The right to our identity: Creating community among first-generation students

Kasey Moulton, Podcast Reporter

If I’m being honest, I still don’t exactly know what college is supposed to look like – is it my childhood bedroom? Awkward half-Zoom, half-real classrooms? I’m pretty sure that this is a sentiment that many of my peers would share, but being a first-generation student adds a whole other layer to these conversations. Getting started without any real frame of reference is isolating and having a robust community to fall back on would be reassuring. Although there are certainly some resources, and some spaces available for the establishment of first-generation, working-class communities, the unconventional start to this school year has made them all the more inaccessible. 

I remember hearing so much about the Whitman bubble when I decided this would be my home, but I have yet to really see it in action. This bubble was explained to me as a distinction between the politics of Whitman College and Walla Walla, with students keeping to themselves within a relatively rigid space. Instead, what I have seen is an on-campus bubble: a sharply divided inner and outer circle, the center dominated by students with means and money, the edges loosely populated by FGWC students, their identities hidden. The “Whitman Bubble” that keeps the campus separate from the larger Walla Walla community spills over to how communities on campus distinguish themselves.  

There’s a moment of silence after I describe myself to my peers as first-generation – differences in class aren’t assumed, and there’s a general guess that your classmates come from a background like your own.  

Placing these students on the bubble’s periphery isn’t that abstract of an idea, especially since a 2017 study found that 66% of Whitman students come from families in the top 20 percent. That’s a low number compared to other “elite colleges” – the language used by the aforementioned study – but the highest of all similarly-typed Northwest colleges.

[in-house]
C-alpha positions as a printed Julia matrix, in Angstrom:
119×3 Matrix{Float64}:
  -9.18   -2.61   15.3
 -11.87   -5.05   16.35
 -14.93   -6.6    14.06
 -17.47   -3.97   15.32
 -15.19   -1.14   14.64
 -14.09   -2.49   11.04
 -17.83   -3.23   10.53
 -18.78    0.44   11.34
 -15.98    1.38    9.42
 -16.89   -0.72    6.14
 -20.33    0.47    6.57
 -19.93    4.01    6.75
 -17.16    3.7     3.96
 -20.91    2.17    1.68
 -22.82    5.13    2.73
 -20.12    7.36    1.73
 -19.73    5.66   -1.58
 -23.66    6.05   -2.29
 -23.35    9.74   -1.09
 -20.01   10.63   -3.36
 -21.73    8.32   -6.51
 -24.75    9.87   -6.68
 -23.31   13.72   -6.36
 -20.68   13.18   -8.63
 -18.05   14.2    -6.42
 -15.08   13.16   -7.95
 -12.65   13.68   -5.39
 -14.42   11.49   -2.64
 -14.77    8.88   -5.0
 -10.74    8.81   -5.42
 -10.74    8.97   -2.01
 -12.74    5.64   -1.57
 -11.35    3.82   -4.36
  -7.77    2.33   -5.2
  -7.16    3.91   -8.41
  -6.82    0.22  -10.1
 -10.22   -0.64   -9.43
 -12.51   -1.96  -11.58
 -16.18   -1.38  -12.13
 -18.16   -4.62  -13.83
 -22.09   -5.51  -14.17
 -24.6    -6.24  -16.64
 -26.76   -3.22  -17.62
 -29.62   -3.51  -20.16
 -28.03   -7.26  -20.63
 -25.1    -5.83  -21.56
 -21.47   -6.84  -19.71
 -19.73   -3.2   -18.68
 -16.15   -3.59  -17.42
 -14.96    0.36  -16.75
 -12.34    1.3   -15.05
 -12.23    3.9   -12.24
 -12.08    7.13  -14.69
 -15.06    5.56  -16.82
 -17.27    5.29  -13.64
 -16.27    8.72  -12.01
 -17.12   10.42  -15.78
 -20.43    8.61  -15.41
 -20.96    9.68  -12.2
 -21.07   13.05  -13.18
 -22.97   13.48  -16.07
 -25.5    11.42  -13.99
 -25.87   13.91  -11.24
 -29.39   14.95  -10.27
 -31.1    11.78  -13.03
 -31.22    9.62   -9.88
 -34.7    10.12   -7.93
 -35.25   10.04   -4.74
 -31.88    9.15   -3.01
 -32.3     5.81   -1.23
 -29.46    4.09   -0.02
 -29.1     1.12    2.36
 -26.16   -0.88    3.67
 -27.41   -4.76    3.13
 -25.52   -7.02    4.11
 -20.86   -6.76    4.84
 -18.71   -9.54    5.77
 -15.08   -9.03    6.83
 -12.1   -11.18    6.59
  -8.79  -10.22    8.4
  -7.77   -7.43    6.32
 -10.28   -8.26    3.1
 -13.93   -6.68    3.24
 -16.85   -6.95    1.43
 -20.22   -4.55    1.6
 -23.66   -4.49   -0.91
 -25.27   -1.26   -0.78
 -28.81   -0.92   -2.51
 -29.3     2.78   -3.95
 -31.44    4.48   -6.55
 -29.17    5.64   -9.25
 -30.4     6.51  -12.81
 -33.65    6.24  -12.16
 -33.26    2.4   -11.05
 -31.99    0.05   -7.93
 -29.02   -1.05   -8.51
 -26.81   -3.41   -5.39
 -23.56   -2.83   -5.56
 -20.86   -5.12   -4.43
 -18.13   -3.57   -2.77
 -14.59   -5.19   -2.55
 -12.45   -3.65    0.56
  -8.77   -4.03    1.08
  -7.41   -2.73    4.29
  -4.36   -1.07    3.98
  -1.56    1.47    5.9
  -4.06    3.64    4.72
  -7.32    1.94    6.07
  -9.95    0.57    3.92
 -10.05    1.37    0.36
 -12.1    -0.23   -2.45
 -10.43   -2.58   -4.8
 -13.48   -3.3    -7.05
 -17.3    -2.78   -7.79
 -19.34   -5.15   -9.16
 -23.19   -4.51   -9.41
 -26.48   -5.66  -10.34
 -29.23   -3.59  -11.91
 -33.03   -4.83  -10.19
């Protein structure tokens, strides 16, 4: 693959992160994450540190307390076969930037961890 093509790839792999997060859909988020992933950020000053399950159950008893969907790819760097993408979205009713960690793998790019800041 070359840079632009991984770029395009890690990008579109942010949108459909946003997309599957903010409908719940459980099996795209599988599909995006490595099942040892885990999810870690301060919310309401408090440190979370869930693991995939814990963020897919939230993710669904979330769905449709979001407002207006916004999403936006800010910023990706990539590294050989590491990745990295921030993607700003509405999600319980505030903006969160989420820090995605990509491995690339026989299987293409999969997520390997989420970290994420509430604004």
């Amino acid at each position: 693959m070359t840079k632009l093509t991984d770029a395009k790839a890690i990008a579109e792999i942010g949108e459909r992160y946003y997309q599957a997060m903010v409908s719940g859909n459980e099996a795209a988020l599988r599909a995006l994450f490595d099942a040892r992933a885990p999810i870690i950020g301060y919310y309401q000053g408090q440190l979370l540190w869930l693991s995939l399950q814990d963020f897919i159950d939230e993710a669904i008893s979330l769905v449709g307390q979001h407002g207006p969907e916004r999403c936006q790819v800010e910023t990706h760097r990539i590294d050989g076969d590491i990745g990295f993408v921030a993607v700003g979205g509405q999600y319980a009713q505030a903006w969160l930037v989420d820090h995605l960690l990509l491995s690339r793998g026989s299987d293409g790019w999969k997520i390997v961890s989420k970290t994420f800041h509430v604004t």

Assumptions about class and familial backgrounds aren’t surprising because students in the bottom 80% are generally the minority. It’s easy, yet isolating, to not say otherwise when comparing family backgrounds. Your odds of meeting someone from Oregon are the same as meeting a first-generation student – why does one status elicit a more significant response? Treating one as an anomaly and the other as something to be expected implies that some students, particularly those who are first-generation, are not supposed to get to this point. That assumption means their presence in the broader campus community can be questioned.  

There is potential for FGWC community organization, and although some are in place already, this year’s uncertain start has made getting in contact with students all the more difficult. It’s fair to characterize FGWC communities on campus as insulated, and I don’t blame them for that – it’s something that I catch myself doing – but outreach seems like a key way to get students involved. 

Opportunities for mentorship, like a project sponsored by the Intercultural Center, are great spaces to catch your footing and provide at least a semblance of community, but meeting those people online, like I did this year, doesn’t provide that much of a connection to other students in your own class. It’s easy to blame that on the conditions – a remote student body being the most obvious explanation – but as other communities have begun to come together as campus gets slightly closer to mythical normal, FGWC groups haven’t followed suit. 

I think I’ll remember the range of emotions I felt after receiving my Whitman acceptance forever – I was at once wildly excited for the possibility, and deeply terrified that I wouldn’t be able to make it work. Making it work remains a semester-by-semester discussion, but still something that’s become firmly within my reach. 

I’m tired of first-generation being something that’s hushed, almost pushed to the backburner. I know that all my FGWC peers embrace that same categorization in different ways, but please, come out of the shadows in that outer circle for just a minute. If not for yourself, then do it for the students who come to campus after you, floundering in a way that might seem familiar. If none of us know what college is supposed to look like, we might as well tackle it together.